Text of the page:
Playing Poorly For the City

We're about a month away from the end of college basketball's regular season. While fans of the sport are sitting through another stanza of rotating favorites, I've started to notice one theme that separates college hoops from its professional "big brother." Big city life ain't it for this year's campaign.

I know that the essence of collegiate athletics is the small-town, close-knit feel teams experience on campus. Heck, I lived it myself. But, when it comes to roundball, the aura of the "city influence" has always provided an enticing draw to the sport. To me, the asphalt or blacktops creates more of an appeal to learning that particular game than the sandlots of baseball, the fields of football and soccer, or the frozen ponds of hockey. The cities are where the old Big East, Metro, and Pac-8 Conferences honed their growth. This time around, however, I see a dearth of schools from the biggest cities making any impact on the season itself.

Overall, the northeast isn't bereft of prestige. That region boasts the defending national champion, who is probably the odds-on favorite to become the first repeat winner in more than 15 years. But UConn isn't located in one of the country's biggest metropolises. Speaking of 15 years ago, that's the last time Boston College made the tournament. The Eagles are repeatedly trying to rekindle the magic that left when Al Skinner was let go, but it hasn't worked so far. In New York, a coaching legend hopes to build up the city's pride and joy. St. John's has made the NCAAs sparingly over the last decade. However, Hall-of-Famer Rick Pitino is working on ending that trend in what could be the last stop of his lengthy (and somewhat infamous) career.

Keep heading south on I-95 to find the last-closest thing to a D-I dynasty. When Jay Wright left Villanova, the school had a tall task to keep the momentum of 2 national championships rolling. The team missed out on last year's festivities and, at 11-9, look poised to do the same this year. In the District of Columbia, the most famous alum couldn't take on the role of program savior. Patrick Ewing's tenure at Georgetown was a disaster. Save a wildly unexpected run to the Big East Tournament title, the Hoyas didn't sniff any other NCAA appearances. Now, Ed Cooley will take his shot at restoring respectability after arriving from a conference rival.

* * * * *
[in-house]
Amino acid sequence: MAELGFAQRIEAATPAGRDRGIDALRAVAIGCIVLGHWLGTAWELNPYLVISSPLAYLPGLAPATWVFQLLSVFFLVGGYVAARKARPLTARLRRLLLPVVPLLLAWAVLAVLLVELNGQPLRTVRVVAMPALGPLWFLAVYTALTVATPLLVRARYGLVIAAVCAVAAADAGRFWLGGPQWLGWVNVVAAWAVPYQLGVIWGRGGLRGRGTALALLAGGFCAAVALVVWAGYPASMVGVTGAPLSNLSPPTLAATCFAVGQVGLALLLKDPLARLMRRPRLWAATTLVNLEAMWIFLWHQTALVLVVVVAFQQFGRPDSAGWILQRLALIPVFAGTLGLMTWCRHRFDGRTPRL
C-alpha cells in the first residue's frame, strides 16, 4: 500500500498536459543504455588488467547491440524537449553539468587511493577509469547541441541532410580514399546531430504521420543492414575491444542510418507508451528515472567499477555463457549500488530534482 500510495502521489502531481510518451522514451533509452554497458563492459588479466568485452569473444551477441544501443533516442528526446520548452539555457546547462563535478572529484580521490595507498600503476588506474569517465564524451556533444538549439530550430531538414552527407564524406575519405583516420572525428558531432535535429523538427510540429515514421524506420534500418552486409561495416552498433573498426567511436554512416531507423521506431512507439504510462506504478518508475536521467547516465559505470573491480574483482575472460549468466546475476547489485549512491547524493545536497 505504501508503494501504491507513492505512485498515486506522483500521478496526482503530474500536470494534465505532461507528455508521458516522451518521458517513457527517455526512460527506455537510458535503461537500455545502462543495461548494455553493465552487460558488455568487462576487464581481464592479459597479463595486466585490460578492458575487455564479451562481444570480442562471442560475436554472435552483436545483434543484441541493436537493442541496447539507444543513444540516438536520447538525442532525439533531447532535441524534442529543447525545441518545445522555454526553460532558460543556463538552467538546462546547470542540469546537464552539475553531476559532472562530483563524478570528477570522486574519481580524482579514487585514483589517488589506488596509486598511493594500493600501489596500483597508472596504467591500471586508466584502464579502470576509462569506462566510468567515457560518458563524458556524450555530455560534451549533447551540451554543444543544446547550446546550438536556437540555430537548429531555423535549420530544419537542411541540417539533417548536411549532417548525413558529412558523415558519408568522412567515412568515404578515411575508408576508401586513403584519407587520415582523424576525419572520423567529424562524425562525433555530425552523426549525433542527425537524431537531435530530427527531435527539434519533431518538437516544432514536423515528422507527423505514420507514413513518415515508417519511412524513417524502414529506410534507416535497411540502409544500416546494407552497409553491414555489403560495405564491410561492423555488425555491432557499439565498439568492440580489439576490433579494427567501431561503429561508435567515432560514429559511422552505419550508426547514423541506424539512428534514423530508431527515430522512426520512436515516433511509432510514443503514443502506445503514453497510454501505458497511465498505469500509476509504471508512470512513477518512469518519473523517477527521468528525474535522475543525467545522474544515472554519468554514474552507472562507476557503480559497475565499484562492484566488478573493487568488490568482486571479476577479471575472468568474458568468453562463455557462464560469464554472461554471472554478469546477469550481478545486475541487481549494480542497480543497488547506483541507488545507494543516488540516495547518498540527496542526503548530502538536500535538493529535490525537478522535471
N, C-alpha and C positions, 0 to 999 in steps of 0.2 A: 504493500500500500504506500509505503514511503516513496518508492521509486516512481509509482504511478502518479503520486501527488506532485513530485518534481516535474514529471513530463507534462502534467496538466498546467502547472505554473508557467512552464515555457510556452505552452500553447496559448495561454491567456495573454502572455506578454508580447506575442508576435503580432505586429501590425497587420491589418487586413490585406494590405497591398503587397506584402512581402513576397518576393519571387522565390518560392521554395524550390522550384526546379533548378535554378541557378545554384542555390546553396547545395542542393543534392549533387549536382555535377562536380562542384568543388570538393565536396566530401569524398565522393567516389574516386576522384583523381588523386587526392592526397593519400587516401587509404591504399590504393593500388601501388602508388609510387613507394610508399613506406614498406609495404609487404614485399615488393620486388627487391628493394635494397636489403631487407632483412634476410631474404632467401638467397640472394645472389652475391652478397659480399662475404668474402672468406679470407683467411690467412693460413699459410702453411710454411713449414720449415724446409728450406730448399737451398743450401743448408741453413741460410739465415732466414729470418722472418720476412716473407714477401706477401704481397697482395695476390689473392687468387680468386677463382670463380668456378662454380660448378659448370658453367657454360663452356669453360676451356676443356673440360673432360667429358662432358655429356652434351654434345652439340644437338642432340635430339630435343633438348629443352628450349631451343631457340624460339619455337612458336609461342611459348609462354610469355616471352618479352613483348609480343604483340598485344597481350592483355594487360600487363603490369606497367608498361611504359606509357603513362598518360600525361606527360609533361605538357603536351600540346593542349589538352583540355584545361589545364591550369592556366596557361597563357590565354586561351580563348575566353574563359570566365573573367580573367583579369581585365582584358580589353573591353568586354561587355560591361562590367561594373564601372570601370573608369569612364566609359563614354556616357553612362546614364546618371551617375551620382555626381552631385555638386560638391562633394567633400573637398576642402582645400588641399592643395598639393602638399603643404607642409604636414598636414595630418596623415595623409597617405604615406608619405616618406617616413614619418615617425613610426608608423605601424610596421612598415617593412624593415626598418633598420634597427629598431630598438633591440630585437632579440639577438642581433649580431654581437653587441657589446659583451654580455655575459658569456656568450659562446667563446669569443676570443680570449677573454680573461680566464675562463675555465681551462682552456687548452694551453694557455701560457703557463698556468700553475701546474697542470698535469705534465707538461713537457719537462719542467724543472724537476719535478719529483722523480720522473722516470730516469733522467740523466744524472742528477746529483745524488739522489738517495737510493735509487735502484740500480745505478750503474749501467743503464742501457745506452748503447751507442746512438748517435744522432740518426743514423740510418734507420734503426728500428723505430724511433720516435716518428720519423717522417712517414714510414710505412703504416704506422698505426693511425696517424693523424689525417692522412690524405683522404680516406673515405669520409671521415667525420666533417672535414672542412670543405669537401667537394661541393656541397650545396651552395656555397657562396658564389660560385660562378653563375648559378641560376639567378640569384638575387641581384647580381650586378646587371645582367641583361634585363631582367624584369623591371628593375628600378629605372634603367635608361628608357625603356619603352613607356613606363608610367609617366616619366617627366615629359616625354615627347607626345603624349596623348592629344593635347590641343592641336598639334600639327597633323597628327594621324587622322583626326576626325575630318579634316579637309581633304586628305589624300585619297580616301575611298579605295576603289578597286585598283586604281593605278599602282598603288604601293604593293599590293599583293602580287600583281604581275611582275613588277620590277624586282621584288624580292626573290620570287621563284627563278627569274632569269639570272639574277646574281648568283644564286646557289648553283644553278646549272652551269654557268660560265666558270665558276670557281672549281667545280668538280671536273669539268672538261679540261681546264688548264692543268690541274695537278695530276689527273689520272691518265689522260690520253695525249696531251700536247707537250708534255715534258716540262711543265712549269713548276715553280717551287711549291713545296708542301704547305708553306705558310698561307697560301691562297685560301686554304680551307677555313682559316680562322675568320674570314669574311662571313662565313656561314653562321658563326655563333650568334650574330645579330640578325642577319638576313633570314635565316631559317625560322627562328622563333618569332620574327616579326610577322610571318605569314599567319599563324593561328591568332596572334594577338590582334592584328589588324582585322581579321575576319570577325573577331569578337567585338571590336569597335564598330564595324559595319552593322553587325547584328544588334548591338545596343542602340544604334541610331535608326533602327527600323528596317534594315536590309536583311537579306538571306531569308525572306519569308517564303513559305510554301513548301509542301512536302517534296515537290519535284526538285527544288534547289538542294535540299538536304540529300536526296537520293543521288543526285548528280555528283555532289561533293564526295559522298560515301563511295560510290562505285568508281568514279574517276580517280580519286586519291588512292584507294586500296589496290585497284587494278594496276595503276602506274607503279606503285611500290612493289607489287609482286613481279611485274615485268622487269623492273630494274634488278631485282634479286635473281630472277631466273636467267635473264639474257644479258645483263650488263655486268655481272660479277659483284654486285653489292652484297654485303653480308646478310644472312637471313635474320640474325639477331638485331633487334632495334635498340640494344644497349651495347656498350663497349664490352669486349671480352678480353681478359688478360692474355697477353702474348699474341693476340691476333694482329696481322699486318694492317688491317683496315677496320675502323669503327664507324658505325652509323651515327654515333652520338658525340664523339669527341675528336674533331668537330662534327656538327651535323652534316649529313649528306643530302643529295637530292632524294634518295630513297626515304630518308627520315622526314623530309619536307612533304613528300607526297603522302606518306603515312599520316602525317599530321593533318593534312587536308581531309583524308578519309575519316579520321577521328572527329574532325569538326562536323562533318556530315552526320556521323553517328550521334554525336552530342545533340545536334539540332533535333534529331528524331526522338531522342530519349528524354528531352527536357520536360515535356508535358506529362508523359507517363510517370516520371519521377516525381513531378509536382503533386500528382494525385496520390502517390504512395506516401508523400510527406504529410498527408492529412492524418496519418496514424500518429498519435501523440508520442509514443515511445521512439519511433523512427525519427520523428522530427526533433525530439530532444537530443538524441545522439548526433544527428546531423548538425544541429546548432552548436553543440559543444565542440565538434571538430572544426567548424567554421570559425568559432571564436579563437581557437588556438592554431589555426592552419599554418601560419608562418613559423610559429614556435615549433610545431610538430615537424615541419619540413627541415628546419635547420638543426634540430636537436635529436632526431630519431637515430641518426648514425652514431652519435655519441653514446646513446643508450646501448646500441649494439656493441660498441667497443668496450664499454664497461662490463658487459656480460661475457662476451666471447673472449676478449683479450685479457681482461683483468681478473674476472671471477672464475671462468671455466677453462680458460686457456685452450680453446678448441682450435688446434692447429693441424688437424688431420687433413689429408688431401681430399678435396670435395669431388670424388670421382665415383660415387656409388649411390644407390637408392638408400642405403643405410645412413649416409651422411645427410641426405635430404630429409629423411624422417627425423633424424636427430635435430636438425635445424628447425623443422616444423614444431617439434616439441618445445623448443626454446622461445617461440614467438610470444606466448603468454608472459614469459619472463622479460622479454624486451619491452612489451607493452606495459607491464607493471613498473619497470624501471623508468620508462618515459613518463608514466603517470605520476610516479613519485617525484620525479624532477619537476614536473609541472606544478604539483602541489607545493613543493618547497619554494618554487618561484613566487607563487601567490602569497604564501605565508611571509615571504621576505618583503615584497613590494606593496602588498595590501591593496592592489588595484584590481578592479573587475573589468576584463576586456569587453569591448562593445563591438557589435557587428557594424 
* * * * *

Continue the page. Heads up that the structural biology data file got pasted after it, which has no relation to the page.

Heading further south, Georgia Tech doesn't have the most-storied history. There's has been potential, though, for this Atlanta-based university. That was rediscovered on Tuesday night, when the Yellowjackets upset third-ranked North Carolina. This followed an early-season upset of Duke. Even with those huge wins, the Jackets are only 3-7 in ACC play. Baby steps. Miami rode a ton momentum to their first Final Four bid last April. Unfortunately, that momentum is fading as this season goes along. The Hurricanes should still be on the "Make It" side of the tournament committee, but stemming the tide would be helpful.

In the midwest, Detroit big-time team has hit the skids. After a very promising start to the Juwan Howard era, Michigan is having its worst campaign under the Fab Five alum. Wolverine fans are hoping this is only a reset year, not the beginning of a drought. Having lived up here for the past decade-plus, I feel like I have a sense of the Minnesota Gophers. Most seasons begin with a fight to stave off apathy. That feeling usually grows as the games pile up. And while a few months of March end with hope of a surprising tourney run, the disappointment always wins out.

Out west gives us the biggest loss of that city connection. The two schools located in the Bay Area have lost their way. Ahead of their transfers to the ACC next season, both Stanford and Cal are stalled out. Neither program has earned an NCAA ticket since 2016, and that trend doesn't appear to change in 2024. Washington is also stuck in the mud, with one tournament bid since 2011.

But the most shocking results are coming from the City of Angels. Andy Enfield can count some successful seasons under his belt. However, he hasn't totally transformed USC into Dunk City West, as some may have thought when he left Florida Gulf Coast. The Trojans currently sit at the bottom of the Pac-12.

Nearby, we knew this would be a season of talent turnover at UCLA. The Bruins, though, are the type of program that expects to reload. Mick Cronin's team is finding its way (winning 3 of their last 4), but a 6-10 start doesn't bode well for a postseason berth.

Don't get me wrong. There will be some big city representation once the conference tournaments wrap up. Chicago's Northwestern have two of the best wins on the season, defeating (then-#1) Purdue and Illinois in Evanston. TCU should give Dallas some pub with its rise in the Big XII standings. And Houston is once again a top title contender. However, it looks like ample entrants from the big-time city programs will have to wait as the programs restore their coffers.

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